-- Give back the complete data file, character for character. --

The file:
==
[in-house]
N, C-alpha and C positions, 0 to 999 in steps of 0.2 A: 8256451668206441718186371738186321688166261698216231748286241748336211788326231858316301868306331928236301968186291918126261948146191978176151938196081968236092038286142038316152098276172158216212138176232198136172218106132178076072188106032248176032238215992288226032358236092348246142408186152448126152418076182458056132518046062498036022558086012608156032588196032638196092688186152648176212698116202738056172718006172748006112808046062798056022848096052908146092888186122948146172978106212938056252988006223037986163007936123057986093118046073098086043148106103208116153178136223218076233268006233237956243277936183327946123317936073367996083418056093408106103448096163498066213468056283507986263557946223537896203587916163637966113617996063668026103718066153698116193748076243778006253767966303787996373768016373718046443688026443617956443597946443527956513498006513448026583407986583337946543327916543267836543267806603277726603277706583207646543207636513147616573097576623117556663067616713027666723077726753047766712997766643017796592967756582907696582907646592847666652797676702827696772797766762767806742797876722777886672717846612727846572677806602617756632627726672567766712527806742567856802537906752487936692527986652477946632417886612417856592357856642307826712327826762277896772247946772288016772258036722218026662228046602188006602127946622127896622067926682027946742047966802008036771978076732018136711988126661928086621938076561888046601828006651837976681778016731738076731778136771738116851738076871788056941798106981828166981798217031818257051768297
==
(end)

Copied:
[in-house]
N, C-alpha and C positions, 0 to 999 in steps of 0.2 A: 8256451668206441718186371738186321688166261698216231748286241748336211788326231858316301868306331928236301968186291918126261948146191978176151938196081968236092038286142038316152098276172158216212138176232198136172218106132178076072188106032248176032238215992288226032358236092348246142408186152448126152418076182458056132518046062498036022558086012608156032588196032638196092688186152648176212698116202738056172718006172748006112808046062798056022848096052908146092888186122948146172978106212938056252988006223037986163007936123057986093118046073098086043148106103208116153178136223218076233268006233237956243277936183327946123317936073367996083418056093408106103448096163498066213468056283507986263557946223537896203587916163637966113617996063668026103718066153698116193748076243778006253767966303787996373768016373718046443688026443617956443597946443527956513498006513448026583407986583337946543327916543267836543267806603277726603277706583207646543207636513147616573097576623117556663067616713027666723077726753047766712997766643017796592967756582907696582907646592847666652797676702827696772797766762767806742797876722777886672717846612727846572677806602617756632627726672567766712527806742567856802537906752487936692527986652477946632417886612417856592357856642307826712327826762277896772247946772288016772258036722218026662228046602188006602127946622127896622067926682027946742047966802008036771978076732018136711988126661928086621938076561888046601828006651837976681778016731738076731778136771738116851738076871788056941798106981828166981798217031818257051768297